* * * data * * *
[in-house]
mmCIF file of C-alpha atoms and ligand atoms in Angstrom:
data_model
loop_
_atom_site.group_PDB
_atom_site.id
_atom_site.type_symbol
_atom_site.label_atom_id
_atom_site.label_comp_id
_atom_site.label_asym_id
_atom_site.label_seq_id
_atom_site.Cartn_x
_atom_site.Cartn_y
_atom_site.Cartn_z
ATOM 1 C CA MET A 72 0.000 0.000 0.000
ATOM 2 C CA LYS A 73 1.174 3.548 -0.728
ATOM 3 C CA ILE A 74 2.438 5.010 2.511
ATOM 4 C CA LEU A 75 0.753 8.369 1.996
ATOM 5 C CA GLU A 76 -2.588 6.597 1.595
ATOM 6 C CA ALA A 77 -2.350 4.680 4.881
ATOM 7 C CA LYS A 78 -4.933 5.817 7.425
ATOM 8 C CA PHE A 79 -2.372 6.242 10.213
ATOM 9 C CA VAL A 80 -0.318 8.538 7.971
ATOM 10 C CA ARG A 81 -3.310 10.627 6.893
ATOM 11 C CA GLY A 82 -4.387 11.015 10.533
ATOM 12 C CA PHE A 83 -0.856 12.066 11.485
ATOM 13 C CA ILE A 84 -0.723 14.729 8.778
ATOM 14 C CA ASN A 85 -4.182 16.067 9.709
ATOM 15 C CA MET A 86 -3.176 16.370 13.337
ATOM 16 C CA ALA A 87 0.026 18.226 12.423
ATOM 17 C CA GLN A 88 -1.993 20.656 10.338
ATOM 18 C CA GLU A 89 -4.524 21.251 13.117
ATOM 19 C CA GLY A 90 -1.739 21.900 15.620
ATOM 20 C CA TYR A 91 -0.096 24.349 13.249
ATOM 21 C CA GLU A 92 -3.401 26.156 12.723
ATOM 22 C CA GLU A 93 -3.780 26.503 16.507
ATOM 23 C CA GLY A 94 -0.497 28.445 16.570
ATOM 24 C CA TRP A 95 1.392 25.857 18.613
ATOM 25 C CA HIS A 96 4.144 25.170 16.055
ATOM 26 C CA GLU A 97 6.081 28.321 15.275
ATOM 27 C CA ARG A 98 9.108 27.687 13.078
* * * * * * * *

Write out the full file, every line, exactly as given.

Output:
[in-house]
mmCIF file of C-alpha atoms and ligand atoms in Angstrom:
data_model
loop_
_atom_site.group_PDB
_atom_site.id
_atom_site.type_symbol
_atom_site.label_atom_id
_atom_site.label_comp_id
_atom_site.label_asym_id
_atom_site.label_seq_id
_atom_site.Cartn_x
_atom_site.Cartn_y
_atom_site.Cartn_z
ATOM 1 C CA MET A 72 0.000 0.000 0.000
ATOM 2 C CA LYS A 73 1.174 3.548 -0.728
ATOM 3 C CA ILE A 74 2.438 5.010 2.511
ATOM 4 C CA LEU A 75 0.753 8.369 1.996
ATOM 5 C CA GLU A 76 -2.588 6.597 1.595
ATOM 6 C CA ALA A 77 -2.350 4.680 4.881
ATOM 7 C CA LYS A 78 -4.933 5.817 7.425
ATOM 8 C CA PHE A 79 -2.372 6.242 10.213
ATOM 9 C CA VAL A 80 -0.318 8.538 7.971
ATOM 10 C CA ARG A 81 -3.310 10.627 6.893
ATOM 11 C CA GLY A 82 -4.387 11.015 10.533
ATOM 12 C CA PHE A 83 -0.856 12.066 11.485
ATOM 13 C CA ILE A 84 -0.723 14.729 8.778
ATOM 14 C CA ASN A 85 -4.182 16.067 9.709
ATOM 15 C CA MET A 86 -3.176 16.370 13.337
ATOM 16 C CA ALA A 87 0.026 18.226 12.423
ATOM 17 C CA GLN A 88 -1.993 20.656 10.338
ATOM 18 C CA GLU A 89 -4.524 21.251 13.117
ATOM 19 C CA GLY A 90 -1.739 21.900 15.620
ATOM 20 C CA TYR A 91 -0.096 24.349 13.249
ATOM 21 C CA GLU A 92 -3.401 26.156 12.723
ATOM 22 C CA GLU A 93 -3.780 26.503 16.507
ATOM 23 C CA GLY A 94 -0.497 28.445 16.570
ATOM 24 C CA TRP A 95 1.392 25.857 18.613
ATOM 25 C CA HIS A 96 4.144 25.170 16.055
ATOM 26 C CA GLU A 97 6.081 28.321 15.275
ATOM 27 C CA ARG A 98 9.108 27.687 13.078